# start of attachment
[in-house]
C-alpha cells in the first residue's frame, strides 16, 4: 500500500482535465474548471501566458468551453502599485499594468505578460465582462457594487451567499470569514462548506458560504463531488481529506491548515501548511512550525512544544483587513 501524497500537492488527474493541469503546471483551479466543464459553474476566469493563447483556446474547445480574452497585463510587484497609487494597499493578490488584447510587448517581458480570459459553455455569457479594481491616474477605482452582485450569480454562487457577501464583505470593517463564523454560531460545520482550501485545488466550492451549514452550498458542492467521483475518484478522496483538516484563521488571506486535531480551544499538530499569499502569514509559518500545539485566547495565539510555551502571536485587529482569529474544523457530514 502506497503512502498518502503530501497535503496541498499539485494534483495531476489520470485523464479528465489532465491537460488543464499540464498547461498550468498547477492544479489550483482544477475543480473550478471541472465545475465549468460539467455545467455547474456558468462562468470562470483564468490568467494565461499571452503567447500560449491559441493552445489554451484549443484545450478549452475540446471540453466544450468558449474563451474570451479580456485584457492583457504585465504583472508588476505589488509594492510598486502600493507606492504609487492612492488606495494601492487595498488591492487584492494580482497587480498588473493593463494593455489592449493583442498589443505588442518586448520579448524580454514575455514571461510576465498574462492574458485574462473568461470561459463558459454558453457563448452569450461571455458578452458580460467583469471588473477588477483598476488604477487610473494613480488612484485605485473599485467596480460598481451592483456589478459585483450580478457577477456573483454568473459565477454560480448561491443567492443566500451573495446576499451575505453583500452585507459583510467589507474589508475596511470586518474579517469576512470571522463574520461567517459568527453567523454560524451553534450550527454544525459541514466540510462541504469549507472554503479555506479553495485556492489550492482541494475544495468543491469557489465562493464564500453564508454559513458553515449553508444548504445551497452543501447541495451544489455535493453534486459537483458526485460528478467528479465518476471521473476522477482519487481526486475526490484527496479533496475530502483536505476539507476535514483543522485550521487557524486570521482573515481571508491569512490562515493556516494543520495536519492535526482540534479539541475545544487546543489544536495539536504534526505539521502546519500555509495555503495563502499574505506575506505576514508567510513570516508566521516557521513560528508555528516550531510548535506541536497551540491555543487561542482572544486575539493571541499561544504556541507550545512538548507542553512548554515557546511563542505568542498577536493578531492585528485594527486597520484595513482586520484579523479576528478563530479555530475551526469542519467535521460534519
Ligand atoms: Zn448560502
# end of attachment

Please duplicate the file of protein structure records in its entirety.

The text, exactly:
[in-house]
C-alpha cells in the first residue's frame, strides 16, 4: 500500500482535465474548471501566458468551453502599485499594468505578460465582462457594487451567499470569514462548506458560504463531488481529506491548515501548511512550525512544544483587513 501524497500537492488527474493541469503546471483551479466543464459553474476566469493563447483556446474547445480574452497585463510587484497609487494597499493578490488584447510587448517581458480570459459553455455569457479594481491616474477605482452582485450569480454562487457577501464583505470593517463564523454560531460545520482550501485545488466550492451549514452550498458542492467521483475518484478522496483538516484563521488571506486535531480551544499538530499569499502569514509559518500545539485566547495565539510555551502571536485587529482569529474544523457530514 502506497503512502498518502503530501497535503496541498499539485494534483495531476489520470485523464479528465489532465491537460488543464499540464498547461498550468498547477492544479489550483482544477475543480473550478471541472465545475465549468460539467455545467455547474456558468462562468470562470483564468490568467494565461499571452503567447500560449491559441493552445489554451484549443484545450478549452475540446471540453466544450468558449474563451474570451479580456485584457492583457504585465504583472508588476505589488509594492510598486502600493507606492504609487492612492488606495494601492487595498488591492487584492494580482497587480498588473493593463494593455489592449493583442498589443505588442518586448520579448524580454514575455514571461510576465498574462492574458485574462473568461470561459463558459454558453457563448452569450461571455458578452458580460467583469471588473477588477483598476488604477487610473494613480488612484485605485473599485467596480460598481451592483456589478459585483450580478457577477456573483454568473459565477454560480448561491443567492443566500451573495446576499451575505453583500452585507459583510467589507474589508475596511470586518474579517469576512470571522463574520461567517459568527453567523454560524451553534450550527454544525459541514466540510462541504469549507472554503479555506479553495485556492489550492482541494475544495468543491469557489465562493464564500453564508454559513458553515449553508444548504445551497452543501447541495451544489455535493453534486459537483458526485460528478467528479465518476471521473476522477482519487481526486475526490484527496479533496475530502483536505476539507476535514483543522485550521487557524486570521482573515481571508491569512490562515493556516494543520495536519492535526482540534479539541475545544487546543489544536495539536504534526505539521502546519500555509495555503495563502499574505506575506505576514508567510513570516508566521516557521513560528508555528516550531510548535506541536497551540491555543487561542482572544486575539493571541499561544504556541507550545512538548507542553512548554515557546511563542505568542498577536493578531492585528485594527486597520484595513482586520484579523479576528478563530479555530475551526469542519467535521460534519
Ligand atoms: Zn448560502